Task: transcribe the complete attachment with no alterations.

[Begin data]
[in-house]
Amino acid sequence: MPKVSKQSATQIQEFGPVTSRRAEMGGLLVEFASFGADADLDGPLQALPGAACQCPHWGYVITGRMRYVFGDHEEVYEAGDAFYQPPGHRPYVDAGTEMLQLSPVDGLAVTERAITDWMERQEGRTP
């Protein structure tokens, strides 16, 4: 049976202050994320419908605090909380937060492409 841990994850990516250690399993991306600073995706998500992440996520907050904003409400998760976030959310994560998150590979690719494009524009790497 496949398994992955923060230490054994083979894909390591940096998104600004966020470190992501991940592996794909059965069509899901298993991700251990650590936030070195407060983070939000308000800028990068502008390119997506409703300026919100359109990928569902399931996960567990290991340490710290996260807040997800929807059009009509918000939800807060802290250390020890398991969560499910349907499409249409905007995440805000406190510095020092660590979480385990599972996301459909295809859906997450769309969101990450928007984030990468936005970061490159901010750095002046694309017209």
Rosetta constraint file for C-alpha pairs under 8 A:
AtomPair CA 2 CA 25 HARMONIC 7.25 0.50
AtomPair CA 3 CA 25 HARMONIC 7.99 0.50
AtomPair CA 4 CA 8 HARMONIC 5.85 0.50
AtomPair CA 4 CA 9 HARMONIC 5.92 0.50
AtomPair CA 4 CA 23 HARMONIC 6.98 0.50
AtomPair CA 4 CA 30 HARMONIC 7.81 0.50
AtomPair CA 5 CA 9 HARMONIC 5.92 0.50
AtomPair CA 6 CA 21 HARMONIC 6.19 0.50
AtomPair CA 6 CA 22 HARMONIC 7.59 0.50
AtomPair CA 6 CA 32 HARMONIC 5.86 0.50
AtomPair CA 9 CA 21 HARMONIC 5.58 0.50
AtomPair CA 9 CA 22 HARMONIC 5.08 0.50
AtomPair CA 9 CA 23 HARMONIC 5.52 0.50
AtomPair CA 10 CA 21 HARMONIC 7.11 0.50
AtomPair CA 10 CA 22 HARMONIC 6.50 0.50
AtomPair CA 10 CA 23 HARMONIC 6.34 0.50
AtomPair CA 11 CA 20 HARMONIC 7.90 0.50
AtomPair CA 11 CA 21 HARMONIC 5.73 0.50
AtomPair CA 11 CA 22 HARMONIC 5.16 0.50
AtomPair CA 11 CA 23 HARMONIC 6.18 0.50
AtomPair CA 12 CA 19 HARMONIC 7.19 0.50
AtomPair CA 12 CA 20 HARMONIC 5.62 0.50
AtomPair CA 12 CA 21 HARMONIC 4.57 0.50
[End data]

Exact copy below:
[in-house]
Amino acid sequence: MPKVSKQSATQIQEFGPVTSRRAEMGGLLVEFASFGADADLDGPLQALPGAACQCPHWGYVITGRMRYVFGDHEEVYEAGDAFYQPPGHRPYVDAGTEMLQLSPVDGLAVTERAITDWMERQEGRTP
């Protein structure tokens, strides 16, 4: 049976202050994320419908605090909380937060492409 841990994850990516250690399993991306600073995706998500992440996520907050904003409400998760976030959310994560998150590979690719494009524009790497 496949398994992955923060230490054994083979894909390591940096998104600004966020470190992501991940592996794909059965069509899901298993991700251990650590936030070195407060983070939000308000800028990068502008390119997506409703300026919100359109990928569902399931996960567990290991340490710290996260807040997800929807059009009509918000939800807060802290250390020890398991969560499910349907499409249409905007995440805000406190510095020092660590979480385990599972996301459909295809859906997450769309969101990450928007984030990468936005970061490159901010750095002046694309017209």
Rosetta constraint file for C-alpha pairs under 8 A:
AtomPair CA 2 CA 25 HARMONIC 7.25 0.50
AtomPair CA 3 CA 25 HARMONIC 7.99 0.50
AtomPair CA 4 CA 8 HARMONIC 5.85 0.50
AtomPair CA 4 CA 9 HARMONIC 5.92 0.50
AtomPair CA 4 CA 23 HARMONIC 6.98 0.50
AtomPair CA 4 CA 30 HARMONIC 7.81 0.50
AtomPair CA 5 CA 9 HARMONIC 5.92 0.50
AtomPair CA 6 CA 21 HARMONIC 6.19 0.50
AtomPair CA 6 CA 22 HARMONIC 7.59 0.50
AtomPair CA 6 CA 32 HARMONIC 5.86 0.50
AtomPair CA 9 CA 21 HARMONIC 5.58 0.50
AtomPair CA 9 CA 22 HARMONIC 5.08 0.50
AtomPair CA 9 CA 23 HARMONIC 5.52 0.50
AtomPair CA 10 CA 21 HARMONIC 7.11 0.50
AtomPair CA 10 CA 22 HARMONIC 6.50 0.50
AtomPair CA 10 CA 23 HARMONIC 6.34 0.50
AtomPair CA 11 CA 20 HARMONIC 7.90 0.50
AtomPair CA 11 CA 21 HARMONIC 5.73 0.50
AtomPair CA 11 CA 22 HARMONIC 5.16 0.50
AtomPair CA 11 CA 23 HARMONIC 6.18 0.50
AtomPair CA 12 CA 19 HARMONIC 7.19 0.50
AtomPair CA 12 CA 20 HARMONIC 5.62 0.50
AtomPair CA 12 CA 21 HARMONIC 4.57 0.50